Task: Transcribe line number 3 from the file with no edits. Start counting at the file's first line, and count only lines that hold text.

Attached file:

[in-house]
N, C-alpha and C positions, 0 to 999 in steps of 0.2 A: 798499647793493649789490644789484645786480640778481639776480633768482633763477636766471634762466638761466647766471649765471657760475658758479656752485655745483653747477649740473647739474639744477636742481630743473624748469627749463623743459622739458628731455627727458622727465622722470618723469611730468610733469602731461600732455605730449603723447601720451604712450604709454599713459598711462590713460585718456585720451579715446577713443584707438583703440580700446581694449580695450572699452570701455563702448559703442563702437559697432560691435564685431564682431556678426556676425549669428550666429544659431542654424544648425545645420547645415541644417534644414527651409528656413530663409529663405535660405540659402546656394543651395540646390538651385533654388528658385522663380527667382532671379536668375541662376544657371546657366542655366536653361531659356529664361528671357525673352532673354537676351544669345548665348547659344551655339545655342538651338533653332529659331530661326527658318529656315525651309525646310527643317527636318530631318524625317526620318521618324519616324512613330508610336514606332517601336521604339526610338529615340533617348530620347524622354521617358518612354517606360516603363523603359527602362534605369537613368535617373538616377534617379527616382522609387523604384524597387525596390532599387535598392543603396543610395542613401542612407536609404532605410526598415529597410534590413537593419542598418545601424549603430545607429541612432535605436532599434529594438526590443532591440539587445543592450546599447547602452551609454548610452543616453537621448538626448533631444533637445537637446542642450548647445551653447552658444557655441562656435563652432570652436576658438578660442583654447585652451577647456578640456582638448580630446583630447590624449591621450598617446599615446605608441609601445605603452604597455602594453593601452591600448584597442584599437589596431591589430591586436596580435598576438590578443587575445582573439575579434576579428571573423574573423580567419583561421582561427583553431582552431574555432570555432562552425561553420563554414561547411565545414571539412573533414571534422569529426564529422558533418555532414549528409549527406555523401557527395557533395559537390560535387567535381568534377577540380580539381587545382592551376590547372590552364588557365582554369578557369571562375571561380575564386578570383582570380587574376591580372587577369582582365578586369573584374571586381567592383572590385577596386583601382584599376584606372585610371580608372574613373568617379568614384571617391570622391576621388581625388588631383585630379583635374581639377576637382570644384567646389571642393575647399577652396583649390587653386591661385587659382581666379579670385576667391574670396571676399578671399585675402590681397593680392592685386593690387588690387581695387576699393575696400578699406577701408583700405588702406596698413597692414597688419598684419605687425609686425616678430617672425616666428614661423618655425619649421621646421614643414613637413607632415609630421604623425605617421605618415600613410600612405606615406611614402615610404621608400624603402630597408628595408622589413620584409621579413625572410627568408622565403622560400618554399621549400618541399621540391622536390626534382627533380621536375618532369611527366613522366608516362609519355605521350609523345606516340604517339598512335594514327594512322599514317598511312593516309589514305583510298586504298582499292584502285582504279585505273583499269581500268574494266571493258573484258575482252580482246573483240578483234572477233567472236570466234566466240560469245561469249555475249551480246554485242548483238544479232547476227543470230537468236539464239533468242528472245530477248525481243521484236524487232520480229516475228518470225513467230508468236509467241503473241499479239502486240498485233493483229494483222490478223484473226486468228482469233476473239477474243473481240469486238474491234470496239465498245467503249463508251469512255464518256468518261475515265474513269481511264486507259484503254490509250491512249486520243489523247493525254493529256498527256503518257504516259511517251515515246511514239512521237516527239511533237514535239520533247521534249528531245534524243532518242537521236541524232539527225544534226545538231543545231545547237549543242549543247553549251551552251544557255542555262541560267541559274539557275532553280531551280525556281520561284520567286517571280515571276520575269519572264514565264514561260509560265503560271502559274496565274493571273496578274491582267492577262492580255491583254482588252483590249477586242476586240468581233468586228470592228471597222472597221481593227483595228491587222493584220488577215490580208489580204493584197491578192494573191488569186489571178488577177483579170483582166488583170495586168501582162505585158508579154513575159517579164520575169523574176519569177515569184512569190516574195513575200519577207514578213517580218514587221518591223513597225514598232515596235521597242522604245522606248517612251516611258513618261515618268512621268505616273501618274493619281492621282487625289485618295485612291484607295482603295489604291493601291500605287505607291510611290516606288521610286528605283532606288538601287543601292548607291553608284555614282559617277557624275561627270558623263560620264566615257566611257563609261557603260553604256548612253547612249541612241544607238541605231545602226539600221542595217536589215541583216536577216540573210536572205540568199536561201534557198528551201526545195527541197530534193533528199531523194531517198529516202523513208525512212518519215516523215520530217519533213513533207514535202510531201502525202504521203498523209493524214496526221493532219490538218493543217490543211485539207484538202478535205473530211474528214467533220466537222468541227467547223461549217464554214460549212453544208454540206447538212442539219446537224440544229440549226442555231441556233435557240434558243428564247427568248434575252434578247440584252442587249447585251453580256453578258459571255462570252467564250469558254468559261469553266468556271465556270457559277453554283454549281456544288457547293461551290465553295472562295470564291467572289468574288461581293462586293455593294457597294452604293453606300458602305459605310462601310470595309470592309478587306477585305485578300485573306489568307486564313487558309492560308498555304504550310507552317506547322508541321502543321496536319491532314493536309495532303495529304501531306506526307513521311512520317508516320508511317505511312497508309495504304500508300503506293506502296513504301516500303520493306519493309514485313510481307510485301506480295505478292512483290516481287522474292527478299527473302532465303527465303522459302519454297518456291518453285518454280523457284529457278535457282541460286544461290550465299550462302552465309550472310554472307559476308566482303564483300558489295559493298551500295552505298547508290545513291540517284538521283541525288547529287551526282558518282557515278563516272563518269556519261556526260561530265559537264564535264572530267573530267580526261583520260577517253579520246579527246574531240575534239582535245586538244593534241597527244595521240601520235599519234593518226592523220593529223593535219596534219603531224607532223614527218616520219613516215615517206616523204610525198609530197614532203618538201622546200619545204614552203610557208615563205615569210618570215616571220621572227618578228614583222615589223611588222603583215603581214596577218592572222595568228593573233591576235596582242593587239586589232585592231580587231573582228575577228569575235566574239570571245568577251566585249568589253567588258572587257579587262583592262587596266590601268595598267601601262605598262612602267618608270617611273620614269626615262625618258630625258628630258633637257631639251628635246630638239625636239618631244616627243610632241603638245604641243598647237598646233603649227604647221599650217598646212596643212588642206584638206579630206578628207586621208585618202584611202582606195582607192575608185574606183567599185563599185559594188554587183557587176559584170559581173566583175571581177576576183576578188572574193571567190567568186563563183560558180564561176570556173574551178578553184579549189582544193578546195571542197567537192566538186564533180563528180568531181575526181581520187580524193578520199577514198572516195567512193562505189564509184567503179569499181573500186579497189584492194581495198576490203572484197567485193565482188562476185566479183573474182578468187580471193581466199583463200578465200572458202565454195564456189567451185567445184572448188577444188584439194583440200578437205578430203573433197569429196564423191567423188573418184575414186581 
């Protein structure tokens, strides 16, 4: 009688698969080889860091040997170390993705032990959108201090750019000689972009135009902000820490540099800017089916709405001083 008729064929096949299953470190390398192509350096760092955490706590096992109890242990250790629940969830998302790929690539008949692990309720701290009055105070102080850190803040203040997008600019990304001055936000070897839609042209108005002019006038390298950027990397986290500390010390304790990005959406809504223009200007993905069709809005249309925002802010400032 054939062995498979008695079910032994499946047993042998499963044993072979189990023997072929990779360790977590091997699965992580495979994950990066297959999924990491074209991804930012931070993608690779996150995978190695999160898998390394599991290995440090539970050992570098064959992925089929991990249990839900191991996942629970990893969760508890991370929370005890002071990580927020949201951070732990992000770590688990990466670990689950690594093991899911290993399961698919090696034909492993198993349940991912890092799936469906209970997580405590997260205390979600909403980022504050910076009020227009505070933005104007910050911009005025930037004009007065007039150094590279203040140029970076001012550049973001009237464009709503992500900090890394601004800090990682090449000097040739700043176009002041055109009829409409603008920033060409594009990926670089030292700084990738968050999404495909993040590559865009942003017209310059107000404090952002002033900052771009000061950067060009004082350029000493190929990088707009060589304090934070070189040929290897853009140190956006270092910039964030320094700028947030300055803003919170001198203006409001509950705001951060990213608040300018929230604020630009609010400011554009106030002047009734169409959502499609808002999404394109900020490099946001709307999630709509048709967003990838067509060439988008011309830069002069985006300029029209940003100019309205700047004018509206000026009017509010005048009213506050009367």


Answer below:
């Protein structure tokens, strides 16, 4: 009688698969080889860091040997170390993705032990959108201090750019000689972009135009902000820490540099800017089916709405001083 008729064929096949299953470190390398192509350096760092955490706590096992109890242990250790629940969830998302790929690539008949692990309720701290009055105070102080850190803040203040997008600019990304001055936000070897839609042209108005002019006038390298950027990397986290500390010390304790990005959406809504223009200007993905069709809005249309925002802010400032 054939062995498979008695079910032994499946047993042998499963044993072979189990023997072929990779360790977590091997699965992580495979994950990066297959999924990491074209991804930012931070993608690779996150995978190695999160898998390394599991290995440090539970050992570098064959992925089929991990249990839900191991996942629970990893969760508890991370929370005890002071990580927020949201951070732990992000770590688990990466670990689950690594093991899911290993399961698919090696034909492993198993349940991912890092799936469906209970997580405590997260205390979600909403980022504050910076009020227009505070933005104007910050911009005025930037004009007065007039150094590279203040140029970076001012550049973001009237464009709503992500900090890394601004800090990682090449000097040739700043176009002041055109009829409409603008920033060409594009990926670089030292700084990738968050999404495909993040590559865009942003017209310059107000404090952002002033900052771009000061950067060009004082350029000493190929990088707009060589304090934070070189040929290897853009140190956006270092910039964030320094700028947030300055803003919170001198203006409001509950705001951060990213608040300018929230604020630009609010400011554009106030002047009734169409959502499609808002999404394109900020490099946001709307999630709509048709967003990838067509060439988008011309830069002069985006300029029209940003100019309205700047004018509206000026009017509010005048009213506050009367």